Mason student helping Christian Village resident write autobiography

Alex Lisa | Staff Writer 

Though quite a distance away from Mason High School students, old age comes to us all, and along with it a number of challenges. That does not mean, however, that no one can put up a fight and, with a bit of creativity, turn it into something to be appreciated.

The National Arts Honors Society has been volunteering at the Christian Village to do art projects with the elderly for several years. It is through this volunteering that Senior Taylor Kling became friends with 90-year-old Lois Colburn, who uses every opportunity to express herself. As the two became closer, Kling began helping Colburn with one especially unique form of expression: writing an autobiography. Colburn said there are a number of things which contributed to the start of this project, including the desire to preserve her memories even after they have begun to leave her.

Senior Taylor King met 90-year-old Lois Colburn through volunteering with the National Arts Honors Society. King is helping Colburn write an autobiography to document her life experience.

“There are a lot of people my age who don’t have the memory I have,” Colburn said. “I am 90 years old, and I hope to have as clear a mind as I do now for a much longer time, but I also want to make use of my memory while I still have it and get it down onto paper. Or a computer, actually, which I am not computer-literate. That’s why I need  young people like Taylor who’s been so kind and helped me.”

Another important reason that Colburn wants to write her autobiography is to get a lasting message out to her two grandchildren.

Even with hardships that happen at such a young age, you can still have a wealthy and full life.

Lois Colburn

“I have grandchildren who are four years old, and they’ve been in the hospital a lot of their lives,” Colburn said. “So I wanted to make sure they knew that even with hardships that happen at such a young age, you can still have a wealthy and full life — I myself lost my father to illness at age five, and that was a lot to deal with. We don’t get to see each other and I can’t talk to them about this as much as I would like to, so that’s actually why I started thinking about writing this.”

“I have grandchildren who are four years old, and they’ve been in the hospital a lot of their lives,” Colburn said. “So I wanted to make sure they knew that even with hardships that happen at such a young age, you can still have a wealthy and full life — I myself lost my father to illness at age five, and that was a lot to deal with. We don’t get to see each other and I can’t talk to them about this as much as I would like to, so that’s actually why I started thinking about writing this.”

The autobiography itself recounts a number of experiences Colburn has had, including stories about her trips to Europe and reflections on the people she has met.

“My husband and I went to Europe in 1953,” Colburn said. “We rented bikes from England because that’s how you got around back then. In Germany, we met a young woman who came over to borrow our bicycle pump for her bike, but her German bike was large and our pump didn’t work. We wanted to make sure she understood, we wanted to be helpful, and she said why don’t we come over to tea. But this was right after the war, and despite everyone’s hospitality, not everyone had food, so we were worried it would be a lot of trouble. That family wouldn’t hear of it, so we stayed. We sat with them and we listened to Wagner on the radio, and the whole family rode with us on their bicycles down the road, and we stopped and shook hands and they went back home and we went on…We came to a pub eventually and we                                                                                                                                               met yodlers there, and they had us feel their throats while they yodeled and it was so bizarre and loud and good fun. We biked through all of Europe, getting to know people and we have so many stories that are just heartwarming like that.”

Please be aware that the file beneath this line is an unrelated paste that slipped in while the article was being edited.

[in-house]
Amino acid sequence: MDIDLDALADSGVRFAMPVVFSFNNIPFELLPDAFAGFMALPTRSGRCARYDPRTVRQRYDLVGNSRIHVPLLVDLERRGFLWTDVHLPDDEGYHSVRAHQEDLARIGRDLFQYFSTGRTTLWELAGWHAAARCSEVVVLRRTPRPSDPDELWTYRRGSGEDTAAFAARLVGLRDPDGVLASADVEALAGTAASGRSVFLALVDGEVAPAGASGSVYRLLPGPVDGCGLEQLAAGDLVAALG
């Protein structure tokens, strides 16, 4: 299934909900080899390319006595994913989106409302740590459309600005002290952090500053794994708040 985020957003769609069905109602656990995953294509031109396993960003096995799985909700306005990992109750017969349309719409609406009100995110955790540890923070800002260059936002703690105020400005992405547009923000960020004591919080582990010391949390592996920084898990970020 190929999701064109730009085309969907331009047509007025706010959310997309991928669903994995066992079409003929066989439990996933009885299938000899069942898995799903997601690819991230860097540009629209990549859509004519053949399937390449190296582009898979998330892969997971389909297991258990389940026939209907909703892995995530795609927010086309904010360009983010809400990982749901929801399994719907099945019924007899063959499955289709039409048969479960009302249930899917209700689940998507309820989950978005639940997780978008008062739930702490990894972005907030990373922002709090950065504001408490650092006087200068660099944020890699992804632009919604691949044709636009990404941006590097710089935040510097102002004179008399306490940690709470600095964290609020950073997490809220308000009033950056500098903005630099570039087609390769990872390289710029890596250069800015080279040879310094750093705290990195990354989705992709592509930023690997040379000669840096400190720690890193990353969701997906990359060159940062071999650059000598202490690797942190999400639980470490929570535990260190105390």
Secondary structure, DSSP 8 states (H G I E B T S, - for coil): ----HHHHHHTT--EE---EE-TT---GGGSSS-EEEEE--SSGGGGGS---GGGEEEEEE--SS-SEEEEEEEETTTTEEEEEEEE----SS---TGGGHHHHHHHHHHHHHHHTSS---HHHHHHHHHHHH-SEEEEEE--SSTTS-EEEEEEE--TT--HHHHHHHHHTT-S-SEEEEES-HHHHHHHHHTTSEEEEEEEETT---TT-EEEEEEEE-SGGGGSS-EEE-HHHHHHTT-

Beyond those she met in Europe, Colburn said a woman who made a huge impact on her life was the doctor who helped her with medical issues when she attended the University of Michigan.

“She was so good to people, she would go deliver babies in the home if people couldn’t afford to go to the hospital,” Colburn said. “I knew some other doctors there, male doctors, whom I went to dinner with, and I said ‘tell me about Susan Kennedy,’ and they said ‘she’s the most skilled surgeon you’ll find, but she’s an idiot, because she goes out and does things for free, in the home.’ I think they were the idiots.”

Compared to what was available to her in her time, Colburn said she is excited for where young people today can go, and wishes she had those same chances growing up.

“I love speaking with young people, it invigorates me and helps to keep me thinking clearly, and I think about my grandchildren and want them to know about the opportunity in front of them,” Colburn said. “I think youngsters have so much more opportunity. I think it is a very hard time for young people and also a very exciting time.”

A message Colburn wants to extend both in her autobiography and in person is the need for persistence because every hard moment in life becomes something different down the road.

“When my father passed away, my mother said ‘we’re going to rear four children,’” Colburn said. “She said that to me, a five-year-old, and the way she spoke and carried on, she never let me think we couldn’t succeed in anything. All you really need is brute determination; you never know the incredible people you will meet in your life until you have the chance to look back on it. Many things that weren’t remarkable in the moment became special over time. Really, time just changes everything.”

Photo contributed by Nina Coyle.

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